Last modified on 2 June 2014, at 00:58

EnglishEdit

NounEdit

wyf (plural wyfs)

  1. Obsolete spelling of wife.
    • 1474, Caxton, Game and Playe of the Chesse[1]:
      For by his grete cruelte he putte them alle to deth that displesid hym/ he put hym self in paryll of deth/ And louyd and chees rather to dye than lenger to lyue: The euyll lyf and diffamed of a kynge is the lyf of a cruell beste/ And ought not longe to be susteyned/ For he destroyeth hym that displesith hym/ And therfore reherceth valerius/ that ther was a wise man named theodore cerem whom his kynge dyde do hange on the crosse for as moche as he repreuyd hym of his euyll & fowll lyf And all way as he was in the torment he said to y'e kynge/ upon thy counceyllours & them that ben cladd in thy clothynge & robes were more reson that this torment shold come/ For as moche as they dar not saye to the The trouthe for to do Justice right wysly/ of my self I make no force whether I dye on the lande or on the water or otherwyse &c as who sayth he recched not to dye for Justice/ In lyke wyse as democreon the philosophre put out his owen eyen be cause he wold not see that no good myght come to the euyll and vicyous peple wyth out right And also defortes the philosophre as he went toward his deth/ his wyf that folowed after hym saide that he was dampned to deth wrongfully/ than he answerd and sayd to her/ holde thy peas and be styll/ hit is better and more merytorye to dye by a wronge and unrightfull Jugement/ than that I had deseruyd to dye.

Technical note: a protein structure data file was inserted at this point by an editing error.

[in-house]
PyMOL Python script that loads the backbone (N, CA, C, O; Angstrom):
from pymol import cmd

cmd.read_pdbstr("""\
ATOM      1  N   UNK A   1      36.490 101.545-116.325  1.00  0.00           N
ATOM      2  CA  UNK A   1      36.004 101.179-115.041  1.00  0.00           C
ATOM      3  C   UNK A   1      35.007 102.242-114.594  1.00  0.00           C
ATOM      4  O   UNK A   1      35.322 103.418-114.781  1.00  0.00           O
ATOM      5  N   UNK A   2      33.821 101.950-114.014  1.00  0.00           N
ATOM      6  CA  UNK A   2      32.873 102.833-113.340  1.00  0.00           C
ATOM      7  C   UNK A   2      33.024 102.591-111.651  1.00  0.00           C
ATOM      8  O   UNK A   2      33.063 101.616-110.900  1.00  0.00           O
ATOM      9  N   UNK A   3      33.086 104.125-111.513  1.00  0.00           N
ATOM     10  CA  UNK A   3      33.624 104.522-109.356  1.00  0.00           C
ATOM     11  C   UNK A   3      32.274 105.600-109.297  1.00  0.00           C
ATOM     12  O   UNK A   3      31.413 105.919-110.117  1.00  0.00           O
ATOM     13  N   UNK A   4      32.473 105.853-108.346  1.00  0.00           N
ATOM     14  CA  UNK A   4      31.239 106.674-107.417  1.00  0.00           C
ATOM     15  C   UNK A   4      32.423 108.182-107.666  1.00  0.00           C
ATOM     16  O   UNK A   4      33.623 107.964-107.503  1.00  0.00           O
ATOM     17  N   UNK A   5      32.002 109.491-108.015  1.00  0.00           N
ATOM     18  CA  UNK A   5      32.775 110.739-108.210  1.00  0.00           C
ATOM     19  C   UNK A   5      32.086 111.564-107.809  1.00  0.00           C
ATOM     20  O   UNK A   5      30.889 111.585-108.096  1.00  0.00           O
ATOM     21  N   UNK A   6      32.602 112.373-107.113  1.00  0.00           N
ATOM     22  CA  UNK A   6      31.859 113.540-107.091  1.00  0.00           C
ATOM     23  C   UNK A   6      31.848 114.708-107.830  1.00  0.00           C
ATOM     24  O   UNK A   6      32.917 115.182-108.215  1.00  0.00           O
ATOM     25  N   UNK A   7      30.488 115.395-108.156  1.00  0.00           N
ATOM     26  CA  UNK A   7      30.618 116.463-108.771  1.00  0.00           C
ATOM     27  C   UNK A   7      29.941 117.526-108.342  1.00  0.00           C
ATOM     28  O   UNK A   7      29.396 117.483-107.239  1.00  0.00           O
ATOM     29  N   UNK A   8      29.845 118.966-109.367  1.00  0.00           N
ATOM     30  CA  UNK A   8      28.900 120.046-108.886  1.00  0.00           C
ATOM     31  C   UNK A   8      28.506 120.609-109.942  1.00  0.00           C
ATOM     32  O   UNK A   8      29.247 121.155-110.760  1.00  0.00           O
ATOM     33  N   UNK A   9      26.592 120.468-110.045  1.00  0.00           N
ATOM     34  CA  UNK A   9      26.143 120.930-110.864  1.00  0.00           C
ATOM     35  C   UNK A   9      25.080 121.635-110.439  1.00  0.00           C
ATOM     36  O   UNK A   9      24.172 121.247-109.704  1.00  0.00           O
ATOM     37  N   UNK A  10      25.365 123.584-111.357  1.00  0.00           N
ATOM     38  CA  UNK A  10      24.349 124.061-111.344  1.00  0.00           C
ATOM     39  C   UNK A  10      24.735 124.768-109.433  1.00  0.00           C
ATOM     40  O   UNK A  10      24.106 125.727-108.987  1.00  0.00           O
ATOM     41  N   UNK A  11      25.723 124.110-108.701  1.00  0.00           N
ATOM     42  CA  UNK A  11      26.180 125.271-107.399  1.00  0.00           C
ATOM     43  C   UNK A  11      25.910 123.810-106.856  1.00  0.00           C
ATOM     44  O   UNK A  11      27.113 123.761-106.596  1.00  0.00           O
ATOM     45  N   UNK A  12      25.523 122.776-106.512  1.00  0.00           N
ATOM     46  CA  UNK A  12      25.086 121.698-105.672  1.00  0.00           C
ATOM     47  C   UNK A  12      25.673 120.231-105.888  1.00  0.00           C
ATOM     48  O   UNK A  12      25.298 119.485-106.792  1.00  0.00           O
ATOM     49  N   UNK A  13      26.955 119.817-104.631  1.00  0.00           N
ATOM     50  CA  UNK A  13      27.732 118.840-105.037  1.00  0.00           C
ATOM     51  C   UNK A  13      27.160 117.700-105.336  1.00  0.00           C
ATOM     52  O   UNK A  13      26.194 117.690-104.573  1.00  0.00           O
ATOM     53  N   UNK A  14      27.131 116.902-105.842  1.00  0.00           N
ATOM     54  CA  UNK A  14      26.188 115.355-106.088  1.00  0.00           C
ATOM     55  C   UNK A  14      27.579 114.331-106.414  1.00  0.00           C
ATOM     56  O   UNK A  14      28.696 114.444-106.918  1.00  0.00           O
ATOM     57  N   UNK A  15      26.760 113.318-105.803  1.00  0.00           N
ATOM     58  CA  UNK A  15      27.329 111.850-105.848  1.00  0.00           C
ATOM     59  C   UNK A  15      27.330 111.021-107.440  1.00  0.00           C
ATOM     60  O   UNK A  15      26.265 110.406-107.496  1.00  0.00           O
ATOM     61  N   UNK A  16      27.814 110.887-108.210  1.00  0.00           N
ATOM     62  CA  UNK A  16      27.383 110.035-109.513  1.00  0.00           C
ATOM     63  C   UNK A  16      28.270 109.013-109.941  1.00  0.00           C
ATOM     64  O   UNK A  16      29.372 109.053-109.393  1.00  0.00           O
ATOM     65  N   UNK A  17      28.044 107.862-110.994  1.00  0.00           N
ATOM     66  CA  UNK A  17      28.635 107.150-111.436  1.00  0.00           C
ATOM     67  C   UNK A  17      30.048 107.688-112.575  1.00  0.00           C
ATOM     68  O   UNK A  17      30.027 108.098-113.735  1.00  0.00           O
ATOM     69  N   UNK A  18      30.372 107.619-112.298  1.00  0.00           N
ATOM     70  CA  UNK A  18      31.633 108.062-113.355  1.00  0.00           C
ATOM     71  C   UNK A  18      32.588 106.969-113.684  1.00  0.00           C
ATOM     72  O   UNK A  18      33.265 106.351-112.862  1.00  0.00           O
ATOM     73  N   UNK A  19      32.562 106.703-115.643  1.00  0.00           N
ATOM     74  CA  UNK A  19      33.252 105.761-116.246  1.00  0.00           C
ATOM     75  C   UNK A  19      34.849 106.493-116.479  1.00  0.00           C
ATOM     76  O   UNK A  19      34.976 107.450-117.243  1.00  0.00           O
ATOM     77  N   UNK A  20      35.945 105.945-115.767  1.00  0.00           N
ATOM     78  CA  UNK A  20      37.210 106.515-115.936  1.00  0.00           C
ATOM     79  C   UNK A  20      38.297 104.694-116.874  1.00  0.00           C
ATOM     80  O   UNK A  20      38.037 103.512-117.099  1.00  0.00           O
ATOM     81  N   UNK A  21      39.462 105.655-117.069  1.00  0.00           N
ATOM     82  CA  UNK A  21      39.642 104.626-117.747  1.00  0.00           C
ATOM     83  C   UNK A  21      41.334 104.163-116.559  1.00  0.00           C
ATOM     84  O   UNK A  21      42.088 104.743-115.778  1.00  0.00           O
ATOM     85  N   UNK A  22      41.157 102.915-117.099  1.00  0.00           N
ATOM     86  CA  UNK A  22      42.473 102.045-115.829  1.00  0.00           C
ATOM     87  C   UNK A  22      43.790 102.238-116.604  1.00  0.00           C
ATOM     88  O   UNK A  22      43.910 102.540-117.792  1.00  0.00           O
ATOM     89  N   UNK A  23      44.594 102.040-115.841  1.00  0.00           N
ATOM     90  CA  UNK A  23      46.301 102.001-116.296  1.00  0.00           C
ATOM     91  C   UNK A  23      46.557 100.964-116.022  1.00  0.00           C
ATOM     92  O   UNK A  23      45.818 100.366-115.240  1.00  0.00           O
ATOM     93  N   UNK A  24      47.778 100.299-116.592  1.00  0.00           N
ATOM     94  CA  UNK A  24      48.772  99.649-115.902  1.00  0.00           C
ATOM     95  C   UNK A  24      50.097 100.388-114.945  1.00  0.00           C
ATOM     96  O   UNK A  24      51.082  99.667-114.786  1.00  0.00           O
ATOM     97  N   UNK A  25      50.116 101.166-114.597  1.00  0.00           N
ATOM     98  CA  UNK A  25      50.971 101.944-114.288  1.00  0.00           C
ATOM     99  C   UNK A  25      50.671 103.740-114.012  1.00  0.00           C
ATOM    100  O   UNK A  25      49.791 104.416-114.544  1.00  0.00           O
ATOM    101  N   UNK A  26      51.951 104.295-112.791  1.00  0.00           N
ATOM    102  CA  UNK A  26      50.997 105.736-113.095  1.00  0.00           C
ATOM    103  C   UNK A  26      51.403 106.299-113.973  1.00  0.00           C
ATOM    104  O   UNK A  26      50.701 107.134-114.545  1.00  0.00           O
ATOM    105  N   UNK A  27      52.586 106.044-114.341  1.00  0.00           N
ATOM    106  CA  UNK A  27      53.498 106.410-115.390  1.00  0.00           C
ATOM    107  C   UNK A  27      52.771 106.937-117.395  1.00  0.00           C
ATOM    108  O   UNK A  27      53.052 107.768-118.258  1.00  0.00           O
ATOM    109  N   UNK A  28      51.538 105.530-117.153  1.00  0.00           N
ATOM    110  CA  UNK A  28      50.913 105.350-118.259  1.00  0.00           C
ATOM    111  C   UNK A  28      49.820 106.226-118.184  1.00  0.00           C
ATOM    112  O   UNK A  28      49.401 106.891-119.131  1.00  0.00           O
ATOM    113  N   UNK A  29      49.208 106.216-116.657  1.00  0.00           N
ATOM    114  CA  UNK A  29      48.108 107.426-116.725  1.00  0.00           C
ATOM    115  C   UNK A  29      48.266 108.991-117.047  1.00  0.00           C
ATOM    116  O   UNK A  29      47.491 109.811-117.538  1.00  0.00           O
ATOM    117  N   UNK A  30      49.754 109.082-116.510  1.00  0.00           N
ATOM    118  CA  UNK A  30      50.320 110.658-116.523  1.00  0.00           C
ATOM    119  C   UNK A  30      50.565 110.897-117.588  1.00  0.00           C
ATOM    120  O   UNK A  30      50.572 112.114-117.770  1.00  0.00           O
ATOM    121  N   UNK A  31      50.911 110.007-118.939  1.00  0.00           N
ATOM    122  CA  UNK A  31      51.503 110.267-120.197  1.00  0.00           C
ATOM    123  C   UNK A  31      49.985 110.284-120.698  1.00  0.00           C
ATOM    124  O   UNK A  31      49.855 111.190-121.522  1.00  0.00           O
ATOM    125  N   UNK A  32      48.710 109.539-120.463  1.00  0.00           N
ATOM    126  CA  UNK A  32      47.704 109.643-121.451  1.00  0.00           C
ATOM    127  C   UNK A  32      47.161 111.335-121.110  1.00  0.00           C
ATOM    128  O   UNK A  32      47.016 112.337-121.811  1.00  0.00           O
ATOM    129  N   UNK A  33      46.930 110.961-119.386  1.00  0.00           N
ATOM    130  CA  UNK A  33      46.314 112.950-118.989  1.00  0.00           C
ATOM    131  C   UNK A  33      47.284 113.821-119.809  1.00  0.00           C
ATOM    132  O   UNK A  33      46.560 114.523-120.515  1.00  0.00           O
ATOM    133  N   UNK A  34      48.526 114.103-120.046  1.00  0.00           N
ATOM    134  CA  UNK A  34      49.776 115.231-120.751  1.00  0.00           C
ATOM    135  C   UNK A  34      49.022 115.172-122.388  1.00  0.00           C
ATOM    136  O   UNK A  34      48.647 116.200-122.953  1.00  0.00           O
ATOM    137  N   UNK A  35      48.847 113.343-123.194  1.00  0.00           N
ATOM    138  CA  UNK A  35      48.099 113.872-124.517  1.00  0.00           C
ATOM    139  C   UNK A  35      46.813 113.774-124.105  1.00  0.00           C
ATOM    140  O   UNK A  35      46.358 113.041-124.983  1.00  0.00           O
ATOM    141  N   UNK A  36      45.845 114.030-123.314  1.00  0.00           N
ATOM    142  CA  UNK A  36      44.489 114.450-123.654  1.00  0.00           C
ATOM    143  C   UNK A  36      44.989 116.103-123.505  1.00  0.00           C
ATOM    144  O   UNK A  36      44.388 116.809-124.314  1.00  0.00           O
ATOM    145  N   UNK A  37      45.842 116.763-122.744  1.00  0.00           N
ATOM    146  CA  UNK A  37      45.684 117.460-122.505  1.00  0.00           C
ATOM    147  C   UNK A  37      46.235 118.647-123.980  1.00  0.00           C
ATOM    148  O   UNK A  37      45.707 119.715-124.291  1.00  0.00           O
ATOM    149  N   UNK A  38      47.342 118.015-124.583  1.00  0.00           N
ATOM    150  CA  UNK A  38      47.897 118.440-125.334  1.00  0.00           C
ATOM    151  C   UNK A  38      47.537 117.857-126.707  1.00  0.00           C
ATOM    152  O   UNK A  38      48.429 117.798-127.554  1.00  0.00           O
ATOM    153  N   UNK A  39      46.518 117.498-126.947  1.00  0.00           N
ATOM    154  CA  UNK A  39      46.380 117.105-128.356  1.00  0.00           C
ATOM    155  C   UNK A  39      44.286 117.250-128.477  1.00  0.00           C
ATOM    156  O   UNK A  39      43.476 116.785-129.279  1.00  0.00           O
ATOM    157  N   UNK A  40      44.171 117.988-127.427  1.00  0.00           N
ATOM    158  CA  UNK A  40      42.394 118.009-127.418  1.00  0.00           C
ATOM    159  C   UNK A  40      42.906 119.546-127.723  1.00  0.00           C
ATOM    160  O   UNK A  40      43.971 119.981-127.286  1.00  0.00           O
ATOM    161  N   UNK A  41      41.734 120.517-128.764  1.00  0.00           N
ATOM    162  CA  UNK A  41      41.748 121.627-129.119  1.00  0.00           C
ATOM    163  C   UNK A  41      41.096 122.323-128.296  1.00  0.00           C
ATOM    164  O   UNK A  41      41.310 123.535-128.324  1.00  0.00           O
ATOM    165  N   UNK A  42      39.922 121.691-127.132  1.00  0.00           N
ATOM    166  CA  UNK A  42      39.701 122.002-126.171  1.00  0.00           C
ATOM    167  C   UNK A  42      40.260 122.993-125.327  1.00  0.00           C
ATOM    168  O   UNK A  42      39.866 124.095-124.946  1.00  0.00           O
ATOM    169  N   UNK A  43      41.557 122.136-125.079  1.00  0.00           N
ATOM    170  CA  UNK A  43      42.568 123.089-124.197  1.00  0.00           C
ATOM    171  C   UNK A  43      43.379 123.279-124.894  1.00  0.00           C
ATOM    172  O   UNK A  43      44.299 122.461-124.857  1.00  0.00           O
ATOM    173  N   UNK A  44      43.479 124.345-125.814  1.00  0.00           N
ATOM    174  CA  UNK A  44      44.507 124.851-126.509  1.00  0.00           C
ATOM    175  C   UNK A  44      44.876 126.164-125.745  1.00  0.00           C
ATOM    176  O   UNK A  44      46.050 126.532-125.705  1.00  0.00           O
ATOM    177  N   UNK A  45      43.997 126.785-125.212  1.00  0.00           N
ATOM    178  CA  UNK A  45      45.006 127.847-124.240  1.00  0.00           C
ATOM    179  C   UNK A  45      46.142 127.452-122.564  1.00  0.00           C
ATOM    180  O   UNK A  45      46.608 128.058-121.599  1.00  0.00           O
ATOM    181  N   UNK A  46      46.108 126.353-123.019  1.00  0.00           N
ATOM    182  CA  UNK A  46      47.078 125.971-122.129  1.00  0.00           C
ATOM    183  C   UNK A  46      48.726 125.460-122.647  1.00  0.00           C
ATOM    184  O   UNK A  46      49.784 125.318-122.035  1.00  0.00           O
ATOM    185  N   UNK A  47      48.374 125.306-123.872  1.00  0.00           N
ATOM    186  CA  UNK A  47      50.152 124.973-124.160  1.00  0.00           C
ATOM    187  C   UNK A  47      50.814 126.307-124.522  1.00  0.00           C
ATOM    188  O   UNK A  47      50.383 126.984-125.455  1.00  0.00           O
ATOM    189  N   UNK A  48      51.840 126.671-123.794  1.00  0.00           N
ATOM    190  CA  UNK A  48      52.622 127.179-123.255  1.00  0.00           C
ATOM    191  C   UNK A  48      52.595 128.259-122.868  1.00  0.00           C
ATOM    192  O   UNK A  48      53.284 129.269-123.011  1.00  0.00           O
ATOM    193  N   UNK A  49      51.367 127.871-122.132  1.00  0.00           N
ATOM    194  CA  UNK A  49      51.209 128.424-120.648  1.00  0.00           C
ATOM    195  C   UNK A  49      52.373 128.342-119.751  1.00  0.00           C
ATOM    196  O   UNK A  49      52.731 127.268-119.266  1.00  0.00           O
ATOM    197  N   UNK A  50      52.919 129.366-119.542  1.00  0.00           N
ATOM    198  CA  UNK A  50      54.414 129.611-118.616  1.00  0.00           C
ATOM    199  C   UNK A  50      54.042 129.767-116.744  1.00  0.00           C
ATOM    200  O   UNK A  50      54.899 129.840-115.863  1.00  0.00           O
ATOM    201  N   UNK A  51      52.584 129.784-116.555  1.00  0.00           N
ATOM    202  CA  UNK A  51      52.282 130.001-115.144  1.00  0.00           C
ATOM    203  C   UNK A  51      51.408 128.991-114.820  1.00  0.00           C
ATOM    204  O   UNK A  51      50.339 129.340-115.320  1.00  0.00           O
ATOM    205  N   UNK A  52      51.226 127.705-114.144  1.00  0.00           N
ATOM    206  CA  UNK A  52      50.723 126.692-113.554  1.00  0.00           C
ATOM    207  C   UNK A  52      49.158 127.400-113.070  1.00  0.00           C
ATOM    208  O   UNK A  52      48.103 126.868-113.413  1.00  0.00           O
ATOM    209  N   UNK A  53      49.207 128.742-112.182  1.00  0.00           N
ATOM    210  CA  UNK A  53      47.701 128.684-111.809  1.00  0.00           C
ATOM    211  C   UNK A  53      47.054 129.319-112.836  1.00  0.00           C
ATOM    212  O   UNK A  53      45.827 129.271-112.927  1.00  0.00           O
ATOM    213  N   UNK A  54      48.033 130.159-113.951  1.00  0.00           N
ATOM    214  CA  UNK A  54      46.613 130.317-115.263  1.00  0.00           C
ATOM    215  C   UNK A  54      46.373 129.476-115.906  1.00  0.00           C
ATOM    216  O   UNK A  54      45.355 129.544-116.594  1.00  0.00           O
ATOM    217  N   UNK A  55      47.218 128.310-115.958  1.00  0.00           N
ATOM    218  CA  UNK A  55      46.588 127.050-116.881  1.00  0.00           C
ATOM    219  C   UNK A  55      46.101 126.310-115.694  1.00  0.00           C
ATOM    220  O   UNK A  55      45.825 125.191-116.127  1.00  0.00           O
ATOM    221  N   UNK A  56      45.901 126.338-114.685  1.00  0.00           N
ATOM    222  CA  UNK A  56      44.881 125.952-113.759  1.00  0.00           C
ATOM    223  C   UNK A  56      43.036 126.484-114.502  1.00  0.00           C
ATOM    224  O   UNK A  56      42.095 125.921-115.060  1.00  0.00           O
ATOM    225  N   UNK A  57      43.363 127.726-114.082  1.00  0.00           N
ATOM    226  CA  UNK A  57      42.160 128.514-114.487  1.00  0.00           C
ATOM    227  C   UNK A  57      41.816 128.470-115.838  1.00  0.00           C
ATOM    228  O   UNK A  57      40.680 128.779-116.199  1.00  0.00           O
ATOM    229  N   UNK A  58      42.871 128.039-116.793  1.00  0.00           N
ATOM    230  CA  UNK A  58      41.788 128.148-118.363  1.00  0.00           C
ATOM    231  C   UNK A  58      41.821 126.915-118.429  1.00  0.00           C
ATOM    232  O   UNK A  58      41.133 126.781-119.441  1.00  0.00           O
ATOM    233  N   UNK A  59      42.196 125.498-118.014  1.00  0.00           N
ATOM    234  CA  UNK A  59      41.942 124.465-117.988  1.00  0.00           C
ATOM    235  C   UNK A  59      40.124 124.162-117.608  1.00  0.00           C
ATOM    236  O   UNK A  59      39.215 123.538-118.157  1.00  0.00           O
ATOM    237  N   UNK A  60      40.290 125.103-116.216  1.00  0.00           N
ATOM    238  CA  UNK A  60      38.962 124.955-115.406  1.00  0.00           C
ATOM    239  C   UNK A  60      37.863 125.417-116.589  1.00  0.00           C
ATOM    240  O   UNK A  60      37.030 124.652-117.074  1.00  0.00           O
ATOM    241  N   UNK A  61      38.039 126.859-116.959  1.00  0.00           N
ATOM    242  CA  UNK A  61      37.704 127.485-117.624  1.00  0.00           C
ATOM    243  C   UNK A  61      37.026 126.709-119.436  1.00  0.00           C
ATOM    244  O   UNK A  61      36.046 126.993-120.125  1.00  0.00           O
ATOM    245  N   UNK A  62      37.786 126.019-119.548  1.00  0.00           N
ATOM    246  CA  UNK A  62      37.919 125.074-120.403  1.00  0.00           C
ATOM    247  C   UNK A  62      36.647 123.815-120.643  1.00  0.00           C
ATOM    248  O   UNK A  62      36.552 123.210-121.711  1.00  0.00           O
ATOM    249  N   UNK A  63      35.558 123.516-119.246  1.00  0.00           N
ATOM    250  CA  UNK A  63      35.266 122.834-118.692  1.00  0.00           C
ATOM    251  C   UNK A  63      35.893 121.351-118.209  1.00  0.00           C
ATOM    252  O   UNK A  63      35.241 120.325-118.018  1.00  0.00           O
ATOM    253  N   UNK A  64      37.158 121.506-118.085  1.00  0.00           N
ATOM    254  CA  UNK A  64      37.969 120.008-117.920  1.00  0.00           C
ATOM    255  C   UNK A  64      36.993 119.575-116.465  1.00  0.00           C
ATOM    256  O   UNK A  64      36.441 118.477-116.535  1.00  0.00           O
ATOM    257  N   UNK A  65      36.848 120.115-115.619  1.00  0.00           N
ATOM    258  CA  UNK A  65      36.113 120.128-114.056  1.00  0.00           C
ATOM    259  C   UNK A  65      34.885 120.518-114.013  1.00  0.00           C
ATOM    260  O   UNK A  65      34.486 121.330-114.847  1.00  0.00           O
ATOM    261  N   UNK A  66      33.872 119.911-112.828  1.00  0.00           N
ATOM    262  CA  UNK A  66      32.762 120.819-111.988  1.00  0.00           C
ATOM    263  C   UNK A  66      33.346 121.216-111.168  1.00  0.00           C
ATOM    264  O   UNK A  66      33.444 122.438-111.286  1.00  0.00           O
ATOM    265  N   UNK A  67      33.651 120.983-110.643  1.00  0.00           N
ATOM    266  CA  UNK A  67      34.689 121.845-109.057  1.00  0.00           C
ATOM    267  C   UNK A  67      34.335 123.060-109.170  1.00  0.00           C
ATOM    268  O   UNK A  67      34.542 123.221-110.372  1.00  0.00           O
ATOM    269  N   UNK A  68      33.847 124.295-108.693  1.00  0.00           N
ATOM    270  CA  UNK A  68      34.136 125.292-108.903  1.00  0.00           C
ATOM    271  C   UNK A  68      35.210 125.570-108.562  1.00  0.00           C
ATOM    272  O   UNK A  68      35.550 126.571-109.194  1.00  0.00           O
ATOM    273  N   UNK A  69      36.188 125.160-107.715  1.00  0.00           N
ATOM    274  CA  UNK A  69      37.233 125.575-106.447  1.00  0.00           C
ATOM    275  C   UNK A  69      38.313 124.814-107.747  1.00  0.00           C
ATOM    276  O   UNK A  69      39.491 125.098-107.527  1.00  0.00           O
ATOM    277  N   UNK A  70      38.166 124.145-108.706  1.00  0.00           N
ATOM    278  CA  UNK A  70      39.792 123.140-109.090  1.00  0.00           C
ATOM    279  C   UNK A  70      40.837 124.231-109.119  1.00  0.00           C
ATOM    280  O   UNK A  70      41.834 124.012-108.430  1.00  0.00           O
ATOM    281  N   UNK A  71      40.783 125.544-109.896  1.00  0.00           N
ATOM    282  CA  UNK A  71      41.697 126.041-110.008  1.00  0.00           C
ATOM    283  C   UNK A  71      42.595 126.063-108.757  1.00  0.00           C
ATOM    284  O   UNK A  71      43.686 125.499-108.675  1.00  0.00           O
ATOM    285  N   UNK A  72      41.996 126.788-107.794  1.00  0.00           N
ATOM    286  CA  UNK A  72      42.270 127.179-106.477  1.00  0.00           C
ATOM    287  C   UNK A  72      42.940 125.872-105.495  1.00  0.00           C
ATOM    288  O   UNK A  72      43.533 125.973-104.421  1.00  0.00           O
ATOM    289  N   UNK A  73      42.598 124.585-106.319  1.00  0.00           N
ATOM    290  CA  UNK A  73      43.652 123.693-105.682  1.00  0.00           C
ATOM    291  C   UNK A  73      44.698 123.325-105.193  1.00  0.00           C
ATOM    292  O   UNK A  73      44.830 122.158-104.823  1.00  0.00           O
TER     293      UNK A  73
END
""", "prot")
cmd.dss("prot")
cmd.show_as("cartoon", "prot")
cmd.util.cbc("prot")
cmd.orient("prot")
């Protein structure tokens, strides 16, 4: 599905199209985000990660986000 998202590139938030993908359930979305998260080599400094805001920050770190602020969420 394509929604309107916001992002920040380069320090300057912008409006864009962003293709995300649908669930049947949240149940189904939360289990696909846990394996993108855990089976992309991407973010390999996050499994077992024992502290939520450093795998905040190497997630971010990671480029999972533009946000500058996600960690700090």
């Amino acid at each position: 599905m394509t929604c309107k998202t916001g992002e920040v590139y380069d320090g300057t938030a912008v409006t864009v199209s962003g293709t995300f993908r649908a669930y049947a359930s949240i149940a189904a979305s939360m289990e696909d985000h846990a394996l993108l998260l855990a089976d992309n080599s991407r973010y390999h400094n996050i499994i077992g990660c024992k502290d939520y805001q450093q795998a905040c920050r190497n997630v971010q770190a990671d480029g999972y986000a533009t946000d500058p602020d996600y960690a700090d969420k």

WelshEdit

PronunciationEdit

VerbEdit

wyf

  1. (literary) first-person singular present progressive of bod

SynonymsEdit